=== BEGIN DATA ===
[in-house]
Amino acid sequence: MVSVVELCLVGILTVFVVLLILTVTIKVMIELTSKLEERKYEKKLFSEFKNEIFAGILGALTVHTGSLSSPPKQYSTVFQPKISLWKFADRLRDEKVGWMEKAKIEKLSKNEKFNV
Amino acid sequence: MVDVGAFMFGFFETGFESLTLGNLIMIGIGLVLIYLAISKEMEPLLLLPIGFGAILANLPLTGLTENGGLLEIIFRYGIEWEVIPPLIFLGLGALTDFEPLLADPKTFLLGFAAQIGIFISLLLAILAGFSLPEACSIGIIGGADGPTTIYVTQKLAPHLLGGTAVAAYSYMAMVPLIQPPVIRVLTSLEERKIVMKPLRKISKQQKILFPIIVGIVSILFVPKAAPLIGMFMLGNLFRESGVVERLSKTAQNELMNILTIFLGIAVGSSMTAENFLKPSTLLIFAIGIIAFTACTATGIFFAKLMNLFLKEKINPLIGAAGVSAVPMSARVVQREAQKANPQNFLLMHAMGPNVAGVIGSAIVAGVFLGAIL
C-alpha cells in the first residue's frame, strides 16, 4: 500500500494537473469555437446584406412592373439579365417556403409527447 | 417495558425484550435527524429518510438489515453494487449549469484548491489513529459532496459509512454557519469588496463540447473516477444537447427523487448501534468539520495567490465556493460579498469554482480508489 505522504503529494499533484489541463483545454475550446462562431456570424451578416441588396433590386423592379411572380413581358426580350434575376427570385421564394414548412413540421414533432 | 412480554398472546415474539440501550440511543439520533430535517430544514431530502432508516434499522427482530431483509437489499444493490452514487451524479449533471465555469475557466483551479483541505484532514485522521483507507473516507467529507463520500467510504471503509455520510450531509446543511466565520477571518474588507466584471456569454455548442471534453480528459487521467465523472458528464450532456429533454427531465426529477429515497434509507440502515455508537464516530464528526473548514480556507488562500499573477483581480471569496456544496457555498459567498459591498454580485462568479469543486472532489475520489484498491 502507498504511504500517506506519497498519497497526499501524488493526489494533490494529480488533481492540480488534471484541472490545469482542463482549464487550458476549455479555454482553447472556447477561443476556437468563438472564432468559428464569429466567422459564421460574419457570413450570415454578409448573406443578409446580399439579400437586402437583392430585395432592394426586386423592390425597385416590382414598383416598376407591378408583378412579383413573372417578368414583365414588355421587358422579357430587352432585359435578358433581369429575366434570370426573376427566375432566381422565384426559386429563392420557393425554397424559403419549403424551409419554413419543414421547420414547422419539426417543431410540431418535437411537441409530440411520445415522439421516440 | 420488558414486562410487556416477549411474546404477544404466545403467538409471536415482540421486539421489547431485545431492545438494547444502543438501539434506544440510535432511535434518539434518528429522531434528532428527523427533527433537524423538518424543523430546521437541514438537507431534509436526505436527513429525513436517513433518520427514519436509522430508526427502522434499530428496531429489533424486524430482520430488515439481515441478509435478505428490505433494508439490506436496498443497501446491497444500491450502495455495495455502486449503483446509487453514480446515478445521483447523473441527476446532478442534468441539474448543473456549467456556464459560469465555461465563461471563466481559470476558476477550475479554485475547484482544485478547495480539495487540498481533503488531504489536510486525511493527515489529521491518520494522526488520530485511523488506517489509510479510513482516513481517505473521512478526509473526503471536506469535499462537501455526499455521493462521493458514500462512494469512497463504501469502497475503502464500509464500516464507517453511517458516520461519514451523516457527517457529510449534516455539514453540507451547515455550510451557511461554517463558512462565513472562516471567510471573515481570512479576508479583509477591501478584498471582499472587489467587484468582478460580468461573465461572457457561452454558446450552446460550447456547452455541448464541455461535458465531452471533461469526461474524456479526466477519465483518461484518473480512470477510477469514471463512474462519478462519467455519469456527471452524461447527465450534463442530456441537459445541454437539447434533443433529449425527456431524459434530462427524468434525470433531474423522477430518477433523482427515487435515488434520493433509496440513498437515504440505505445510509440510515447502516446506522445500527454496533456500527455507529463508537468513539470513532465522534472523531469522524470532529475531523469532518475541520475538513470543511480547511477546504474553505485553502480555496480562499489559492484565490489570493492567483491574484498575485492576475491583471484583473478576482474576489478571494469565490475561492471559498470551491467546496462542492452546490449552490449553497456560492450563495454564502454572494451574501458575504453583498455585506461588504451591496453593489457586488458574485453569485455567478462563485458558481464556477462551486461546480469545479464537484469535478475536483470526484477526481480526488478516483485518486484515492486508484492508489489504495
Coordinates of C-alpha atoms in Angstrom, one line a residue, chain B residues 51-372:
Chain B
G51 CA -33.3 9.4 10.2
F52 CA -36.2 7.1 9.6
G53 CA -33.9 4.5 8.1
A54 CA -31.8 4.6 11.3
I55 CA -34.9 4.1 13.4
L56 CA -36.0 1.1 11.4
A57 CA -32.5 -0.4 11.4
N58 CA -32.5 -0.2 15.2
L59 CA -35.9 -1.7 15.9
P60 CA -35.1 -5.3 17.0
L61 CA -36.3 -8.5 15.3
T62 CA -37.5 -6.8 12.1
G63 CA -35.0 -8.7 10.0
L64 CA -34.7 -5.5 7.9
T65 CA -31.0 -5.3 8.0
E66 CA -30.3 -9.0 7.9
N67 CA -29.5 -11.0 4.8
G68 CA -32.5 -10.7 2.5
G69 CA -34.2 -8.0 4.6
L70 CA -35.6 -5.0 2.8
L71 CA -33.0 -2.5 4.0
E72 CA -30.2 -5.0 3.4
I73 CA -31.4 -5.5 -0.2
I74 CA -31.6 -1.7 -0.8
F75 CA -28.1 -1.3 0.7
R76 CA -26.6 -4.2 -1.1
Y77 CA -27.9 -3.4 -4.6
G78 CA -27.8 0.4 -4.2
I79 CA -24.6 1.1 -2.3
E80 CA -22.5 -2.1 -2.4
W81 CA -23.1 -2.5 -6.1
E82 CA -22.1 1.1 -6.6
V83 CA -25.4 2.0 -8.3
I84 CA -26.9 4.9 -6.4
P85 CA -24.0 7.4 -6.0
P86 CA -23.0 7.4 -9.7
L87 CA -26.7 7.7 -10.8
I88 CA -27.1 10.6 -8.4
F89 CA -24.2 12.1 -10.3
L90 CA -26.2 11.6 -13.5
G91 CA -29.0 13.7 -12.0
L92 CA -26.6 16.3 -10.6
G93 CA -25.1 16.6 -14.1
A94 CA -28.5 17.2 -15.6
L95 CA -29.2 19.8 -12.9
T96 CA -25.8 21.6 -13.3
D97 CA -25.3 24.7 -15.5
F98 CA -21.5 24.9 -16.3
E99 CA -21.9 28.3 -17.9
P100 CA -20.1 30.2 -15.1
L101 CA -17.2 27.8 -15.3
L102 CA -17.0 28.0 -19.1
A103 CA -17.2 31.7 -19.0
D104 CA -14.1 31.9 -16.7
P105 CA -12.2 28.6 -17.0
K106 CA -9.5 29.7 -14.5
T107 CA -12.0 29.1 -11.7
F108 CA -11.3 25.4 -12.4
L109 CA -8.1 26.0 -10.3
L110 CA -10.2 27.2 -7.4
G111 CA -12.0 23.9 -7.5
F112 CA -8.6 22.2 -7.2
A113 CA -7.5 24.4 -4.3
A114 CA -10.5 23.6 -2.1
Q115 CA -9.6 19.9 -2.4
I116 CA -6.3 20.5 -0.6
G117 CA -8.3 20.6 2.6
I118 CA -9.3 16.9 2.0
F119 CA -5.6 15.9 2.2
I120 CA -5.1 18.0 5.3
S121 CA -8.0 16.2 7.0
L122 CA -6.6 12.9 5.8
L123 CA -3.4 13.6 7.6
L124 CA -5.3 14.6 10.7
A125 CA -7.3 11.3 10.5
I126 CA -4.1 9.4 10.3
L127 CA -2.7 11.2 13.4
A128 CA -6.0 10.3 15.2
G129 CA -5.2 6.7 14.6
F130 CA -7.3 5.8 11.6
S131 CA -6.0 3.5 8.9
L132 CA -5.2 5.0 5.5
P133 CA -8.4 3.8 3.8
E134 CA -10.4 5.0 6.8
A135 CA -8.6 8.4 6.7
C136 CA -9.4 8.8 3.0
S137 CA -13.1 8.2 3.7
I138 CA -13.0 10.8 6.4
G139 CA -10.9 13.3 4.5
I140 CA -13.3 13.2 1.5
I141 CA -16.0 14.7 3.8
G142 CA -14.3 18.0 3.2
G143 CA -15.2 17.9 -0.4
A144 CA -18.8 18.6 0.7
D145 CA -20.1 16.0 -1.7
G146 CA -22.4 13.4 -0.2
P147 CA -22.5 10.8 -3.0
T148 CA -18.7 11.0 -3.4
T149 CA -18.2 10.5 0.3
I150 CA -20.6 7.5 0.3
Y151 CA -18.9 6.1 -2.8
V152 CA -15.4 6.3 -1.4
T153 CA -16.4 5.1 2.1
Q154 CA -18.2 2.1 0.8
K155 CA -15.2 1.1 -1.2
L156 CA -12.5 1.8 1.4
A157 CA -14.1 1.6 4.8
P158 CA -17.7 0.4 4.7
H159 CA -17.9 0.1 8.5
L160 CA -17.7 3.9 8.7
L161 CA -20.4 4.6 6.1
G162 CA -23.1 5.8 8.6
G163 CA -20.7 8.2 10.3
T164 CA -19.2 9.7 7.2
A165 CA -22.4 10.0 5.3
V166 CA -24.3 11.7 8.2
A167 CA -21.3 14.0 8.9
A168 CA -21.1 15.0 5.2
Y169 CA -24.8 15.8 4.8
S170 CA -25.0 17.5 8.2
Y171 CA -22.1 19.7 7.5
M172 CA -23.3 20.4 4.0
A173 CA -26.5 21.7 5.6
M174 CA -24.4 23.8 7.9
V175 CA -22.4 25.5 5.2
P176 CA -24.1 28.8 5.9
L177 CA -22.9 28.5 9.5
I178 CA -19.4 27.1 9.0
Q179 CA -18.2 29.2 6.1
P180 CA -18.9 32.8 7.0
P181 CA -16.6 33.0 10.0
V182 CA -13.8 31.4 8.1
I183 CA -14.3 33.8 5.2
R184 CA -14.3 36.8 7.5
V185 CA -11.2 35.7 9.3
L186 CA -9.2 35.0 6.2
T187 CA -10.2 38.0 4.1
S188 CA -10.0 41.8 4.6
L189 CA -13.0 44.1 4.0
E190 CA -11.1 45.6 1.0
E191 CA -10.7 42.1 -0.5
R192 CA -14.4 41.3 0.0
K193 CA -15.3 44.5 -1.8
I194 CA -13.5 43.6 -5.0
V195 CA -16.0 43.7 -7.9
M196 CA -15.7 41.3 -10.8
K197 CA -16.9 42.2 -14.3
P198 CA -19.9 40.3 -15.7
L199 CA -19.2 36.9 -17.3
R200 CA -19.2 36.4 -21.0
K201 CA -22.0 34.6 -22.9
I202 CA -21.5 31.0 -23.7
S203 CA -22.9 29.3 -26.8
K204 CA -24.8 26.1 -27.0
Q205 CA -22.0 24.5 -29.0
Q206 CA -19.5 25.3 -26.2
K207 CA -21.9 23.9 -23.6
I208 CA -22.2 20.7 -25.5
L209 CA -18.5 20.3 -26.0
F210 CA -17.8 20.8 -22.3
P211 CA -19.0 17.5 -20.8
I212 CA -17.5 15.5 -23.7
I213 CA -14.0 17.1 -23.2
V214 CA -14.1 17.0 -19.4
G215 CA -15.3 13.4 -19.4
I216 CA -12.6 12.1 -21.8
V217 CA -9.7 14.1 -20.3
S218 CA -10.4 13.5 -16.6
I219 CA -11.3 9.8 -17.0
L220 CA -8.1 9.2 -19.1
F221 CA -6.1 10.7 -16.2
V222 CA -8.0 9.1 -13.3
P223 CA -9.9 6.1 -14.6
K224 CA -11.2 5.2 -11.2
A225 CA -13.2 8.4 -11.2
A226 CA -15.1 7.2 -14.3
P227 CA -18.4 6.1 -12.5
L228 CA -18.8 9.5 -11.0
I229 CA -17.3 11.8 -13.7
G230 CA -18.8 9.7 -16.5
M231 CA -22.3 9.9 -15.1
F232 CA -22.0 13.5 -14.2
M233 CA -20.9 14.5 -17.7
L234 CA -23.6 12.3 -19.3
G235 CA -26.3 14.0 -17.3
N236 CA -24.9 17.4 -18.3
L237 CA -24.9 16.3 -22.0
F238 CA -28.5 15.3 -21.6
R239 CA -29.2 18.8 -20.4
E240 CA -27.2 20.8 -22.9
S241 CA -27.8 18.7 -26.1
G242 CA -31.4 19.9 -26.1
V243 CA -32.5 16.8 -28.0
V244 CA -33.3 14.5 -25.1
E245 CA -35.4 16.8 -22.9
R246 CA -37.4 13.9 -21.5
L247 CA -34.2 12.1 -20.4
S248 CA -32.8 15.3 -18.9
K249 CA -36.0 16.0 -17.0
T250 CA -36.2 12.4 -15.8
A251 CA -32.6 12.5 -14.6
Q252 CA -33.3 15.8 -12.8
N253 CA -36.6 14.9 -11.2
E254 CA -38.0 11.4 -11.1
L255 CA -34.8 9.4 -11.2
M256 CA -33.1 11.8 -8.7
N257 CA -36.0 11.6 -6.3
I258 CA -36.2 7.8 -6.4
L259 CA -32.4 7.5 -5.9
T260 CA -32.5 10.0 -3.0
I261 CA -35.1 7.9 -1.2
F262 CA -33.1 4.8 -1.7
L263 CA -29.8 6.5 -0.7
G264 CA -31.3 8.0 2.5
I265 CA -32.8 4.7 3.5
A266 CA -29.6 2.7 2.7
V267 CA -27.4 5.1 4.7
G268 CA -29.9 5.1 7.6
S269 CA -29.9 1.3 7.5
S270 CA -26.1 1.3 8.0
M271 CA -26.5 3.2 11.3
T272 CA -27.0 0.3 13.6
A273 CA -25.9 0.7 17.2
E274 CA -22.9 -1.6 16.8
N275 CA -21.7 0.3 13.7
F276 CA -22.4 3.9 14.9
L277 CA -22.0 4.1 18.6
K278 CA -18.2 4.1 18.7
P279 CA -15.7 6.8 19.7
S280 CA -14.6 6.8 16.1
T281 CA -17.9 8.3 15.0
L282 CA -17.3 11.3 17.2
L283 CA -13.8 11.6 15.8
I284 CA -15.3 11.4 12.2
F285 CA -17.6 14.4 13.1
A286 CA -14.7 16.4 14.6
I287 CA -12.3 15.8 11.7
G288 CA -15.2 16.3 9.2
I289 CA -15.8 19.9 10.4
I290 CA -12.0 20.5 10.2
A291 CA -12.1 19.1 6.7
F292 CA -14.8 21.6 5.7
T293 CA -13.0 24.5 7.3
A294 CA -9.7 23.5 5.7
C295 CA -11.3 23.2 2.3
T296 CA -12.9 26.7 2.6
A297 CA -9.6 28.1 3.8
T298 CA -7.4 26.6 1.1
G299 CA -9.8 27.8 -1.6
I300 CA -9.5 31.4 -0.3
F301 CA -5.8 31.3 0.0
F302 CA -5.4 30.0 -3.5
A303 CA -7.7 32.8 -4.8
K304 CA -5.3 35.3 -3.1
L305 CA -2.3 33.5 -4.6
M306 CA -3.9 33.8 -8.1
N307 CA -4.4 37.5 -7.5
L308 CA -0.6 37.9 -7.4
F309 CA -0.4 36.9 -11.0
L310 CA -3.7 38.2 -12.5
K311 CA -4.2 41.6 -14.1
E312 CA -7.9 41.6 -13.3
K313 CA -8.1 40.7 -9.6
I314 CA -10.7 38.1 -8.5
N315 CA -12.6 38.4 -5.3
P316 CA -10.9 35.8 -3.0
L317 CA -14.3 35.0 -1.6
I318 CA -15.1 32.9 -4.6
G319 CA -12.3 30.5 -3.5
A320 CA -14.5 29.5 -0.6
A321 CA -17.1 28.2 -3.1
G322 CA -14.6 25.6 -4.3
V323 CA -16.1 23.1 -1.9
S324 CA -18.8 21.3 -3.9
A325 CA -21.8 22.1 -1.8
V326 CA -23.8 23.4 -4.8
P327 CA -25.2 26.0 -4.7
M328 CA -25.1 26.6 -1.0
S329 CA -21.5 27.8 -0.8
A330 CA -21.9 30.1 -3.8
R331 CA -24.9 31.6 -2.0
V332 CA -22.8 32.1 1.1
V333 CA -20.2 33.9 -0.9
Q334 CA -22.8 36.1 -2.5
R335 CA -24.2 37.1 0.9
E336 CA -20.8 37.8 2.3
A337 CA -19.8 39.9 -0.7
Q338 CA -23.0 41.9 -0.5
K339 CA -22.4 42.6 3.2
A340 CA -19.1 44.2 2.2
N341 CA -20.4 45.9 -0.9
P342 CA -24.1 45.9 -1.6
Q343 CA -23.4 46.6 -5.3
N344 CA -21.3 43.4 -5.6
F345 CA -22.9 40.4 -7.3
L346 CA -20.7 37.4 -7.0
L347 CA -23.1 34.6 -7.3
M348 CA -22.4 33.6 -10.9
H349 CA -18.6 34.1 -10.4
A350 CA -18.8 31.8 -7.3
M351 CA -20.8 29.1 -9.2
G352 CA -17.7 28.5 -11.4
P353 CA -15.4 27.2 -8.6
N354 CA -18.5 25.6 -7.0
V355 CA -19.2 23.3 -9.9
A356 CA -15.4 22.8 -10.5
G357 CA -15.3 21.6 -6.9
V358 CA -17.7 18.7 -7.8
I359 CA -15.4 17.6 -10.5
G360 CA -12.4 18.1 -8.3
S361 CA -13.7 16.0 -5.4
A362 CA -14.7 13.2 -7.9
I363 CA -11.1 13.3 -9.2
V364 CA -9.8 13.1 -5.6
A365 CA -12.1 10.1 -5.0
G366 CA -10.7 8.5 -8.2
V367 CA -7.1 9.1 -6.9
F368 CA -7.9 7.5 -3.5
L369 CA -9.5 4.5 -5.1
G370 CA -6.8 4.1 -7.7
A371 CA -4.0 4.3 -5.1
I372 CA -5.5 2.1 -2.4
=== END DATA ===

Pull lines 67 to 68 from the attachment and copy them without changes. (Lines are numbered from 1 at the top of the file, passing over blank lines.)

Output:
G111 CA -12.0 23.9 -7.5
F112 CA -8.6 22.2 -7.2